The database includes hundreds of theses and dissertations related to antiquity from American academic  institutions.

For other aggregations of open access dissertations see also:

Digital Giza: The Giza Project at Harvard University

Digital Giza: The Giza Project at Harvard University
The Giza Project began in 2000 at the Museum of Fine Arts, Boston, with the goal of digitizing all of the archaeological documentation from the Museum of Fine Arts, Boston – Harvard University expedition to Giza, Egypt (circa. 1904-1947) and making that information freely available online for anyone to use. Since moving to Harvard in 2011, the Project has expanded its scope, partnering with other institutions around the world that excavated at Giza, to bring together as much data as possible about this complex site. The process of integrating and standardizing all of these records is ongoing.

In addition, the Project has utilized this vast quantity of information to begin building a 3D virtual reconstruction of the Giza Plateau as it may have looked when first built, providing new ways to sightsee, explore, and learn about the pyramids and their surrounding cemeteries. To date, we have modeled approximately 20 tombs and monuments in detail, with many hundreds more still to be done.

With support from the National Endowment for the Humanities, we are currently developing Digital Giza, a website which seeks to integrate this virtual environment with more than a hundred years of scholarly research about Giza, using cutting edge technology to study the distant past and preserve knowledge about this important cultural heritage site for the future. We continue to explore and develop new interactive ways to experience ancient Giza, including virtual and augmented reality apps, 3D printing of ancient artifacts, and online teaching initiatives. 

For more information about how you can support the Giza Project, please see our support page.

Sunday, February 26, 2017

Demotische Wortliste (DWL)

Demotische Wortliste (DWL)
In erster Linie soll hiermit den Demotisten ein Suchwerkzeug für die Editionsarbeit an die Hand gegeben werden, das über die Möglichkeiten mit den herkömmlichen (gedruckten) Wörterbüchern hinausgeht. Jede elektronische demotische Wortliste, in der die Umschrift berücksichtigt ist, erlaubt die Suche nach Wortteilen, was bei der Arbeit an fragmentierten Texten schon sehr hilfreich ist.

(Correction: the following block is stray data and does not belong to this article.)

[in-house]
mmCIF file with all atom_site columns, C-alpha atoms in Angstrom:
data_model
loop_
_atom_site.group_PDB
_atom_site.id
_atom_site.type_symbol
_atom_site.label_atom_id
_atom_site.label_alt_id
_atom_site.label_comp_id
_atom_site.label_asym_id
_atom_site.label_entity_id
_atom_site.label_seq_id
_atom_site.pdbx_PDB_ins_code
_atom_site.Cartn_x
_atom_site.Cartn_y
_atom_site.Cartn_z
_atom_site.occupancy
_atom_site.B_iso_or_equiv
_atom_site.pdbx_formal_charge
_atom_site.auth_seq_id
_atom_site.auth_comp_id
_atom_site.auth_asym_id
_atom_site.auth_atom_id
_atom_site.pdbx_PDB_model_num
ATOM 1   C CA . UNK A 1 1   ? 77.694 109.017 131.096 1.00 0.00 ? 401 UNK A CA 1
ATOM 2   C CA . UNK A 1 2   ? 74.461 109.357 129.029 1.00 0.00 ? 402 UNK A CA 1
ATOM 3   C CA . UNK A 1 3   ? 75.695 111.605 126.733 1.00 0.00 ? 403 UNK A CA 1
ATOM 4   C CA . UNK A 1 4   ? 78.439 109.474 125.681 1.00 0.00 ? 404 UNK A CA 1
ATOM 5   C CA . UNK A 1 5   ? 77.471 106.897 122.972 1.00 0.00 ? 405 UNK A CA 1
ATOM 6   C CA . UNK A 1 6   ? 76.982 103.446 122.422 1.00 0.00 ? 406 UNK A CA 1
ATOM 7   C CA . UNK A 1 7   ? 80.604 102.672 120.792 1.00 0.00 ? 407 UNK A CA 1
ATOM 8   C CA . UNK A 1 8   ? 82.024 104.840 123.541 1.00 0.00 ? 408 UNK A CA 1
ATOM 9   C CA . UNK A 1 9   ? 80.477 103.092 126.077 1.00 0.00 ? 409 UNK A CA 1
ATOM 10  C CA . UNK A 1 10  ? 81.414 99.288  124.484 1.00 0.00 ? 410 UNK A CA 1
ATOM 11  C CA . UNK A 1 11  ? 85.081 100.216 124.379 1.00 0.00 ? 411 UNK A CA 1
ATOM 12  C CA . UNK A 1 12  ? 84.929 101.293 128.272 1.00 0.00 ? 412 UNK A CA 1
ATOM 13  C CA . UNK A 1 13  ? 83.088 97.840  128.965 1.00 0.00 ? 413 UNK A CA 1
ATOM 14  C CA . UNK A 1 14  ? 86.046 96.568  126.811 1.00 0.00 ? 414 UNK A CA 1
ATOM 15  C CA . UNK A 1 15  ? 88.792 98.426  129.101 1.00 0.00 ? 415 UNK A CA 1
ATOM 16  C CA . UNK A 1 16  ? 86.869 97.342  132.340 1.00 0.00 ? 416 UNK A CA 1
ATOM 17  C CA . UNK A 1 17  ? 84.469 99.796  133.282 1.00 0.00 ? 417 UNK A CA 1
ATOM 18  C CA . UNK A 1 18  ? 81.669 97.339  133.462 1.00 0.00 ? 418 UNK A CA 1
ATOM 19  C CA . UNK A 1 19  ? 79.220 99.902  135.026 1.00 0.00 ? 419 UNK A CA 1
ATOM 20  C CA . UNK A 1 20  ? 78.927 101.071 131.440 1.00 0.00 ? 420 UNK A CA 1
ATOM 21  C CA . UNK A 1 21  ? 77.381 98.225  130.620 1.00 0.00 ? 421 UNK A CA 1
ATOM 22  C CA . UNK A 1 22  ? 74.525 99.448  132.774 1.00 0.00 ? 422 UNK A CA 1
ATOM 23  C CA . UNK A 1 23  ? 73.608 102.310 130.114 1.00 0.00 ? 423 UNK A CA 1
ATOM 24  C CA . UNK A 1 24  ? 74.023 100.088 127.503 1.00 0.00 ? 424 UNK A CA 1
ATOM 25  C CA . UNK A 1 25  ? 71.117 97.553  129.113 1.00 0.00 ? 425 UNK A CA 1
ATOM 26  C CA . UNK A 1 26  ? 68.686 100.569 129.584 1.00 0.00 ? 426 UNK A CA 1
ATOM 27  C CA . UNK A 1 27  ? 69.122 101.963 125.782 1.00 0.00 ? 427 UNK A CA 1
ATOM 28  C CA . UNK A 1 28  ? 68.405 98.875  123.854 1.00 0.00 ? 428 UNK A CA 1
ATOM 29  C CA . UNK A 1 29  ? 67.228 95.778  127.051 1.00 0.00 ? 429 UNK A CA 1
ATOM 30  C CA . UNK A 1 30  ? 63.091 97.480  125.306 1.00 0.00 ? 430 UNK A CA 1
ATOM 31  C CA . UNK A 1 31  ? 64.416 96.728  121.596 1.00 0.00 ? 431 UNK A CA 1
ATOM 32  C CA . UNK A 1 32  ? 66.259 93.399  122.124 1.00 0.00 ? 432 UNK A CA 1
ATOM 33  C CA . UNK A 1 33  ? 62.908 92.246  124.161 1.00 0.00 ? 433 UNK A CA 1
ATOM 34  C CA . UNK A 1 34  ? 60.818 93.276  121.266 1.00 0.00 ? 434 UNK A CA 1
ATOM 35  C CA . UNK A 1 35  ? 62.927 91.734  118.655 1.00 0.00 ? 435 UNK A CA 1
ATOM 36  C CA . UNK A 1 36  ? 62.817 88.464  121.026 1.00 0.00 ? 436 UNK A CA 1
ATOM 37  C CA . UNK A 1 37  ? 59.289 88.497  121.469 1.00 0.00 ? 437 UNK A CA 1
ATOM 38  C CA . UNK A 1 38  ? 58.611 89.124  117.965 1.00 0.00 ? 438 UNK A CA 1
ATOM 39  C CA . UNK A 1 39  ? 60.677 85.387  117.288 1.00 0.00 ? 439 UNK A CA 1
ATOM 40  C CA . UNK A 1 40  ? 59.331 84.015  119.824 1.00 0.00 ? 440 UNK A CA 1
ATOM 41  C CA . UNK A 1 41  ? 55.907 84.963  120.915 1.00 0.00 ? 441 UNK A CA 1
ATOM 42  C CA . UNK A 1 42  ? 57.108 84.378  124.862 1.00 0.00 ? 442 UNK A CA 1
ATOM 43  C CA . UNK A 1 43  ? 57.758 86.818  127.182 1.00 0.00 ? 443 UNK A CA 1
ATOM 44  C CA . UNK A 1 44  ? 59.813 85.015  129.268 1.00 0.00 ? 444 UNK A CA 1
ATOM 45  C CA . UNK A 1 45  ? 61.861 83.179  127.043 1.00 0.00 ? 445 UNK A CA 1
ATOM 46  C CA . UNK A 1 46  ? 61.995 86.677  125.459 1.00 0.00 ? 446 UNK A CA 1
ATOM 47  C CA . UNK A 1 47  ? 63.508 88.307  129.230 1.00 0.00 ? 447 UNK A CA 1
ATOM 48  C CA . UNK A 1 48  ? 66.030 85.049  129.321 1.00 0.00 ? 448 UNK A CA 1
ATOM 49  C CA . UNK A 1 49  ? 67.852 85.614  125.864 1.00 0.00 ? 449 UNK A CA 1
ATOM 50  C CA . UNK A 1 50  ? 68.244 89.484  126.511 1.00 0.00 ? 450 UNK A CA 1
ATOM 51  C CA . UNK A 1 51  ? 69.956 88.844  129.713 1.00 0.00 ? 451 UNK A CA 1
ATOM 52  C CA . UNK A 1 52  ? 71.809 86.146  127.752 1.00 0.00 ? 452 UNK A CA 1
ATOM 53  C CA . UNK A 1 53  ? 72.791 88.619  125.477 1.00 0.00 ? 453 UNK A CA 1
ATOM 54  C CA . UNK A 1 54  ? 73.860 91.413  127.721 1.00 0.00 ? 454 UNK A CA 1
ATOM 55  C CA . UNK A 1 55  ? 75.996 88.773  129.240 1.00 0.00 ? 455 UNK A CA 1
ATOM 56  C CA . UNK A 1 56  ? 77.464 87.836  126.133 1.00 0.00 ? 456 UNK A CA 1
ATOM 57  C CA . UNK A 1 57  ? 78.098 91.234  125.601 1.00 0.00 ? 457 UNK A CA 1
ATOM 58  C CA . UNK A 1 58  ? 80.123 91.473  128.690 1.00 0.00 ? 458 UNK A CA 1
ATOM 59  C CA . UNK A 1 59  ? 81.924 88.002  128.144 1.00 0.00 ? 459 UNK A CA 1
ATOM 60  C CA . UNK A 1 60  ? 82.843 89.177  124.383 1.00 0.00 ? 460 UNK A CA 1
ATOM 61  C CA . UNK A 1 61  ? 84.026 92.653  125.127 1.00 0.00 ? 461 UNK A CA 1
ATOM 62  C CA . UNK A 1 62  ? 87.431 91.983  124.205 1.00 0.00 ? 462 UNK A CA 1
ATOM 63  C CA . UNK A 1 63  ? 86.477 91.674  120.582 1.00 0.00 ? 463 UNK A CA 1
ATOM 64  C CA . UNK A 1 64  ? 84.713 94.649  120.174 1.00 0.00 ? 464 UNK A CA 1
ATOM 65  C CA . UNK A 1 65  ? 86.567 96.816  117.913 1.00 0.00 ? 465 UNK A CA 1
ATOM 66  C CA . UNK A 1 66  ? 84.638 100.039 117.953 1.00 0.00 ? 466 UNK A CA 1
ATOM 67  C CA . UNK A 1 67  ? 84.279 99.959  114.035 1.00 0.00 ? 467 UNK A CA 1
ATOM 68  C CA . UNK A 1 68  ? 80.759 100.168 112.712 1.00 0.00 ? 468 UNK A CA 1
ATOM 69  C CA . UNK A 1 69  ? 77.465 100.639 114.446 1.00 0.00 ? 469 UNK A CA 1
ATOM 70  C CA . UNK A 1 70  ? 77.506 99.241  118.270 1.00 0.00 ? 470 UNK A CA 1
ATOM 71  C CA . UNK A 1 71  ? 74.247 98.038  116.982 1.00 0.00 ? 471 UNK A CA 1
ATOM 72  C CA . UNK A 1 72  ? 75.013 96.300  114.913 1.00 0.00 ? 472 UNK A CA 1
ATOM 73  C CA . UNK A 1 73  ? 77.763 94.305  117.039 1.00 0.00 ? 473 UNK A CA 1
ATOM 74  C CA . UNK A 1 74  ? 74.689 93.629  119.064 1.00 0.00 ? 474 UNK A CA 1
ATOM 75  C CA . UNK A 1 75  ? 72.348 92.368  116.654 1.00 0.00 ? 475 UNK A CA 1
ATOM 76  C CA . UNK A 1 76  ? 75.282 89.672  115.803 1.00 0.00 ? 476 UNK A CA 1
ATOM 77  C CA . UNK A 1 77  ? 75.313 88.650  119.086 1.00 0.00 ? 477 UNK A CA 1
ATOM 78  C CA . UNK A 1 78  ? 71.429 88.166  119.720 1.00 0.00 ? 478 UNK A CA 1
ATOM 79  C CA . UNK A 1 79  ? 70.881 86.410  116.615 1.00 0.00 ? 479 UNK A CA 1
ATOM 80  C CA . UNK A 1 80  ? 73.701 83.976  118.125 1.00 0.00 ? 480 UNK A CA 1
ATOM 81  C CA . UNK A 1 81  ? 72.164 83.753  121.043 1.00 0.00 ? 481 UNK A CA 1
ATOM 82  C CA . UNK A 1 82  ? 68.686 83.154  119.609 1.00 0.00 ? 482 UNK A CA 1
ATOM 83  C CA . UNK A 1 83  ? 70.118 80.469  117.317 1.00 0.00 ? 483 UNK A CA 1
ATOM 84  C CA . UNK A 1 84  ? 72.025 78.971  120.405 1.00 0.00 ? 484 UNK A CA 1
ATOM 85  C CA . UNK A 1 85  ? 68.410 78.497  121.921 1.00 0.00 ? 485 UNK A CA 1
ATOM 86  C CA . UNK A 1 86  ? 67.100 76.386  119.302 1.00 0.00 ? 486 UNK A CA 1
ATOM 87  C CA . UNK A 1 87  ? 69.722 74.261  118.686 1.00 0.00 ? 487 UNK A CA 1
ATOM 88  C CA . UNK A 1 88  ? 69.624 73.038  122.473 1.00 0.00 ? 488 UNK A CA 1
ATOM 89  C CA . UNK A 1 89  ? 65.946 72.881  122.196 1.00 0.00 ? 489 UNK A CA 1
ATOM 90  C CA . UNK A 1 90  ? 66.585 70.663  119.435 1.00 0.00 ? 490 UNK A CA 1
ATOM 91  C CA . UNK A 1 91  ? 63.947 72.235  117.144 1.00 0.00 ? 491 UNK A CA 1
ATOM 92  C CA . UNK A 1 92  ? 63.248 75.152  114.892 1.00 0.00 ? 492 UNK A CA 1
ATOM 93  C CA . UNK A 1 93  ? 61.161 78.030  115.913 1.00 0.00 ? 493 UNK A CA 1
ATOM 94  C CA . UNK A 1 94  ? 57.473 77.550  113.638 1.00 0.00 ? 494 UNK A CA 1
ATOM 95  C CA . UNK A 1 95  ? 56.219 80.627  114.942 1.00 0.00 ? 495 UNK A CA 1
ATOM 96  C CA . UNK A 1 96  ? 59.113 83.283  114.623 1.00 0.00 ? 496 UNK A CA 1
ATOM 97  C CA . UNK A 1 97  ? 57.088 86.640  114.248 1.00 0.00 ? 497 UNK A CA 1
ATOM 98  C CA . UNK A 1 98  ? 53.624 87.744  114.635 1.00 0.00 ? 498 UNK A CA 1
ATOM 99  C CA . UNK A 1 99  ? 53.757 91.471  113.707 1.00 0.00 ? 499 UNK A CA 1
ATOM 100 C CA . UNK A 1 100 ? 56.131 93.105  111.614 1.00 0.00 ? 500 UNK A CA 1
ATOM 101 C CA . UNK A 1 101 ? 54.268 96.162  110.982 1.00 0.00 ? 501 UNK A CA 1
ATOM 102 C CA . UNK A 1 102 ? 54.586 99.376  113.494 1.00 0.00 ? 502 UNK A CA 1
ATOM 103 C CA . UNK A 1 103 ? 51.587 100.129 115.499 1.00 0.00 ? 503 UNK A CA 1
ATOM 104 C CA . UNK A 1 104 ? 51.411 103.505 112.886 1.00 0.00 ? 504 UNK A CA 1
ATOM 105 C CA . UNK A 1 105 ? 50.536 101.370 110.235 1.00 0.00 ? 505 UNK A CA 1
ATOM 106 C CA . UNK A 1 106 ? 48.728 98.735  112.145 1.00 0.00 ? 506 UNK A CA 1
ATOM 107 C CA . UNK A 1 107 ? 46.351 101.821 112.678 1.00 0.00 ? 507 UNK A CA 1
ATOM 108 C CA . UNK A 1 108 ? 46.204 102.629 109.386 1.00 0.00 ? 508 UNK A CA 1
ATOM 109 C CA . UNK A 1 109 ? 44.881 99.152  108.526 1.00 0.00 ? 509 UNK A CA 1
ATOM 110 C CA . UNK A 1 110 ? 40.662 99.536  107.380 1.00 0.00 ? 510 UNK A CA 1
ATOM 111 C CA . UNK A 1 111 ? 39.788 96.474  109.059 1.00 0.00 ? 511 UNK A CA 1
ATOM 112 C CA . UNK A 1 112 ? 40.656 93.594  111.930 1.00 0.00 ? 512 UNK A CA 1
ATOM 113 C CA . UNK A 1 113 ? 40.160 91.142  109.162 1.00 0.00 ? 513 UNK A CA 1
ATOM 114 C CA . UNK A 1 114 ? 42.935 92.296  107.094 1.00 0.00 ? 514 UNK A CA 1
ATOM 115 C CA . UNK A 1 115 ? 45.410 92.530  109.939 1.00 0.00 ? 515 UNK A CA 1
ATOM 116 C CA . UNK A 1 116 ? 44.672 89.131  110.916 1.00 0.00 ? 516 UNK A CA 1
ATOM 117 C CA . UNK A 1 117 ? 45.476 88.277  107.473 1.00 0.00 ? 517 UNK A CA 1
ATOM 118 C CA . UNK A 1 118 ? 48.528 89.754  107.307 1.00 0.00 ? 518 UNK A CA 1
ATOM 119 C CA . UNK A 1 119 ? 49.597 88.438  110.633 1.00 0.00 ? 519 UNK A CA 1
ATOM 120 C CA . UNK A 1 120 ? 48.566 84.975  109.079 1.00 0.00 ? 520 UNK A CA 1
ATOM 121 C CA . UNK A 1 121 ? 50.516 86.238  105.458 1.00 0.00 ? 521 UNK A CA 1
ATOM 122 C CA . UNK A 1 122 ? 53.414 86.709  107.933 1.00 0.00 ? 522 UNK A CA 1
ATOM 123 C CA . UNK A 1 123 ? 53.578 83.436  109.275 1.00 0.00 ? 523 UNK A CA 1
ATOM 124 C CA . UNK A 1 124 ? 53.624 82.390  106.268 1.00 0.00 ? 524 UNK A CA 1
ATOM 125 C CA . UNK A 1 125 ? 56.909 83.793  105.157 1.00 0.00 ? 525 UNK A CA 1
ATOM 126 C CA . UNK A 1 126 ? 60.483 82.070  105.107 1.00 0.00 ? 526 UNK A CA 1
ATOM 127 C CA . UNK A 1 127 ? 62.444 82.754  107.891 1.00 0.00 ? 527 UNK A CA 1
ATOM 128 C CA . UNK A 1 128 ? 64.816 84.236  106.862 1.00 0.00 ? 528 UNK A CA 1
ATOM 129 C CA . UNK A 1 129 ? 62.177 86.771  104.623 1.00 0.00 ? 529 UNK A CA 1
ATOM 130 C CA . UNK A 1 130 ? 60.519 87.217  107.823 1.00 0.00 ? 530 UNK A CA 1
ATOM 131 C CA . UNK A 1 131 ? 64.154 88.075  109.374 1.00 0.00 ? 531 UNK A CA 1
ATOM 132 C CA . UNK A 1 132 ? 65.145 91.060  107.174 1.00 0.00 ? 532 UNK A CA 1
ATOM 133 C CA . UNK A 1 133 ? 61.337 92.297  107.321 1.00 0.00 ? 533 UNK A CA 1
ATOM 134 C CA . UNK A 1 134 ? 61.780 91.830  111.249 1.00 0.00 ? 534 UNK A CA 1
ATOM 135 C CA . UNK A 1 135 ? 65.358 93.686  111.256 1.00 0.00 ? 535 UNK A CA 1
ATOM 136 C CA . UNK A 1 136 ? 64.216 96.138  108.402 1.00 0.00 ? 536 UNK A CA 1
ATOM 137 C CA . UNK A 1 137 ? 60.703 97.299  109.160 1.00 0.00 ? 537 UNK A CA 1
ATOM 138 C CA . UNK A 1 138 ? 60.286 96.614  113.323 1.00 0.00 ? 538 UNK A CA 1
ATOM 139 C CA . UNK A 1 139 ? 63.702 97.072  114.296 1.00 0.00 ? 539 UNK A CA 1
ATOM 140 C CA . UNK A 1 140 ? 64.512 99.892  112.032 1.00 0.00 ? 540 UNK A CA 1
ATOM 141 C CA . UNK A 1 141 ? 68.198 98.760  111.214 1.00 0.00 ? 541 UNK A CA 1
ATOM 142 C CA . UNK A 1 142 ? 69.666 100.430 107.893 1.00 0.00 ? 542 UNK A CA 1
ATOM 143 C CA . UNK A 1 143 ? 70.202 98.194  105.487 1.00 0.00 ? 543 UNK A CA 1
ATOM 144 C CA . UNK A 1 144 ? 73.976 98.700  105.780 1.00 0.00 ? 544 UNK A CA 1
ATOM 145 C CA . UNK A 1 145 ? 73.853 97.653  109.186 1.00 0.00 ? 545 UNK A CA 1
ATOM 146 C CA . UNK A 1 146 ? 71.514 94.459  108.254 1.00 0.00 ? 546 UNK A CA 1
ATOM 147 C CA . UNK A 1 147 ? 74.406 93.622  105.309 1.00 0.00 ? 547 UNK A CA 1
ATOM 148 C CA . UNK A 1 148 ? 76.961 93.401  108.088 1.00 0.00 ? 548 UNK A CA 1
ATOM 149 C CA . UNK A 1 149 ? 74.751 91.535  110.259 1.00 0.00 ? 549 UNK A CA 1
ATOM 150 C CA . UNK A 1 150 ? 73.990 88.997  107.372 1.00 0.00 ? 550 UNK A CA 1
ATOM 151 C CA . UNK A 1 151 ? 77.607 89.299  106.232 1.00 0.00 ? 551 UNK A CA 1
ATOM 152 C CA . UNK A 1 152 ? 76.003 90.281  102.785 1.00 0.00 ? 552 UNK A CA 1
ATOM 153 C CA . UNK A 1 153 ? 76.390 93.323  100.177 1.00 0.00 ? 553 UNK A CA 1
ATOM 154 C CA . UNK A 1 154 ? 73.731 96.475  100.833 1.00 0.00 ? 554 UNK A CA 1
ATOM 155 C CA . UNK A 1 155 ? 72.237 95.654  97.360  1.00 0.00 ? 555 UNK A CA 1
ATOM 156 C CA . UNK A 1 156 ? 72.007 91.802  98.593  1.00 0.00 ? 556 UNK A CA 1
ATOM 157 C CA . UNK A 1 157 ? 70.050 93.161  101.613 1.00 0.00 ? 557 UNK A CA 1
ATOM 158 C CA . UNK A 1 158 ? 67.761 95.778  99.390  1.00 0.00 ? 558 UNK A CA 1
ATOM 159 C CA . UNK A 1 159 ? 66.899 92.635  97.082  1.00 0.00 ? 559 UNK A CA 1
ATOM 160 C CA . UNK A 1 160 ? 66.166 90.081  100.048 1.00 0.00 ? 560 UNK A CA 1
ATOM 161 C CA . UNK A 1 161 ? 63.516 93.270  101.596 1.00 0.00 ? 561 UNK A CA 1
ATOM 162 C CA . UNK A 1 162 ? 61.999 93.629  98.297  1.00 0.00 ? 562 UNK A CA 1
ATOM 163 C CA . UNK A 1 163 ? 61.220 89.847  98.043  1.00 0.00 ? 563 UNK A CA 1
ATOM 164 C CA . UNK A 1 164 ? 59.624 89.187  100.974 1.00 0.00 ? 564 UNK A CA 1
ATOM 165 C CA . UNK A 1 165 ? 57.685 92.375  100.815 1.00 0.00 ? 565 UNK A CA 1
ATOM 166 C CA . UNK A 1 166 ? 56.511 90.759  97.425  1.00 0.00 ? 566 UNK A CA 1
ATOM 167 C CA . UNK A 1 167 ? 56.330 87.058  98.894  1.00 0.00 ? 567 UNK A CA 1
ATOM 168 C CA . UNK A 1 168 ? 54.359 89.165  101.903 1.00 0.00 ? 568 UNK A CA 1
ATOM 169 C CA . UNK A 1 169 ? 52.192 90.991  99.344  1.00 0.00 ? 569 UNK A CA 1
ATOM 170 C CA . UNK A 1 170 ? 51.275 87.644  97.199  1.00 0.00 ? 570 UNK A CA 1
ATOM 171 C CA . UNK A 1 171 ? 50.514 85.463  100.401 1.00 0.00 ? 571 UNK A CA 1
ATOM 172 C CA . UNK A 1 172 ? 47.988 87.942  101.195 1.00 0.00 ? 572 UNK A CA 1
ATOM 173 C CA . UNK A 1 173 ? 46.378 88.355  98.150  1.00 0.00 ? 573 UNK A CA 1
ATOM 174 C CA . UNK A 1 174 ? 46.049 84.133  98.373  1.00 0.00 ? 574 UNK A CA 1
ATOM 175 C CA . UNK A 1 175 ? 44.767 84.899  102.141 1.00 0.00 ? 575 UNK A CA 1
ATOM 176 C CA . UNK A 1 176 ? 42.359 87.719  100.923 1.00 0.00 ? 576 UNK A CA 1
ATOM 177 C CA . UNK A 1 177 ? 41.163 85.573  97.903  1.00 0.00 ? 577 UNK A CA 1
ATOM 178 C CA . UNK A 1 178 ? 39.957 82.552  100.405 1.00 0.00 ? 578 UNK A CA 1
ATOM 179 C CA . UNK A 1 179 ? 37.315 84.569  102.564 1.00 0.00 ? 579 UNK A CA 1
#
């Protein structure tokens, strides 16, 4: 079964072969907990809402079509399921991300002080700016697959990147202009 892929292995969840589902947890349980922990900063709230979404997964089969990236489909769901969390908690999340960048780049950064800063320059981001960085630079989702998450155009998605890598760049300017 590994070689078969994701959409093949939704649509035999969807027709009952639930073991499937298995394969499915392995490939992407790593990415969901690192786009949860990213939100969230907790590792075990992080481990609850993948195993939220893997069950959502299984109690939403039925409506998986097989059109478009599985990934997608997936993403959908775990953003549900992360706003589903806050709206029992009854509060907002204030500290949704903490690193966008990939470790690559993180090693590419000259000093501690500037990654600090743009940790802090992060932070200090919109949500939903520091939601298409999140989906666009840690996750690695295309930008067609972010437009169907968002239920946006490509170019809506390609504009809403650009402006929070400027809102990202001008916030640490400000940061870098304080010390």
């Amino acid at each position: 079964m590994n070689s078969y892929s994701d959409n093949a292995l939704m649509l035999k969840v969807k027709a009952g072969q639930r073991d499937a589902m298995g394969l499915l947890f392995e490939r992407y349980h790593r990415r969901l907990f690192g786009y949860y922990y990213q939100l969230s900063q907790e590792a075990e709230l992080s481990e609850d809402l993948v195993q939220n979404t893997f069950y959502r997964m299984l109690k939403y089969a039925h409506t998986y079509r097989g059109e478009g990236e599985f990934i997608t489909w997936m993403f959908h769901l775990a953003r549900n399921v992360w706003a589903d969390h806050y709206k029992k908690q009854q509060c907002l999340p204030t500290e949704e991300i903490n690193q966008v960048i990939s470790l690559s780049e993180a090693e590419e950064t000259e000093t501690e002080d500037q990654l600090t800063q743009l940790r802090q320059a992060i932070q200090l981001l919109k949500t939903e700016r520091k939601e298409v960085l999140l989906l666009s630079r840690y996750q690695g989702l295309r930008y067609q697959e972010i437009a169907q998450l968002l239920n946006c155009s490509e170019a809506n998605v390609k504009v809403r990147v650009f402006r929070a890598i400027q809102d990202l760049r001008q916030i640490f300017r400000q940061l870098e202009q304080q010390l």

Bei der Textentzifferung ergibt sich aber oft die Situation, daß die Determinierung eines ansonsten ganz oder teilweise zerstörten Wortes erhalten ist - ebenfalls ganz oder nur zum Teil. Daher ermöglicht die hier bereitgestellte Datenbank auch die Suche nach Determinierungen der demotischen Wörter, selbstverständlich in Kombination mit Recherchen nach dem Lautkörper der Wörter...


Saturday, February 25, 2017

Dissertations in Ancient Near Eastern Studies Approved by the Department of Near Eastern Languages and Civilizations, The University of Chicago

[First posted in AWOL 25 June 2014, updated 24 February 2017]

Dissertations in Ancient Near Eastern Studies Approved by the Department of Near Eastern Languages and Civilizations, The University of Chicago
Solange Ashby
June 2016: Calling Out to Isis: The Enduring Nubian Presence at Philae

Rozenn F. Bailleul-LeSuer
June 2016: The Exploitation of Live Avian Resources in Pharaonic Egypt: A Socio-Economic Study

Aaron Alexander Burke
June 2004: The Architecture of Defense: Fortified Settlements Of The Levant During The Middle Bronze Age

Katherine Strange Burke
June 2007: Archaeological Texts and Contexts on the Red Sea: The Sheikh’s House at Quseir al-Qadim

Aaron Michael Butts
June 2013: Language Change in the Wake of Empire: Syriac in Its Greco-Roman Context

David Michael Calabro
June 2014: Ritual Gestures of Lifting, Extending, and Clasping the Hand(s) in Northwest Semitic Literature and Iconography

Dennis R. M. Campbell
March 2007: Mood and Modality in Hurrian

Cameron Lindley Cross
August 2015: The Poetics of Romantic Love in Vis & Rāmin

A. Asa Eger
August 2008: The Spaces Between The Teeth: Environment, Settlement, And Interaction On The Islamic-Byzantine Frontier

Humphrey Hill Hardy II
June 2014: Diachronic Development in Biblical Hebrew Prepositions: A Case Study in Grammaticalization

Michael Dean Jennings
June 2015: Beyond the Walls of Jericho: Khirbet al-Mafjar and the Signature Landscapes of the Jericho Plain

Helene J. Kantor
March 1945: Plant Ornament: Its Origin and Development in the Ancient Near East

Michael Kozuh
March 2006: The Sacrificial Economy: On The Management Of Sacrificial Sheep And Goats At The Neo-Babylonian/Achaemenid Eanna Temple Of Uruk (c. 625-520 BC)

John S. Nolan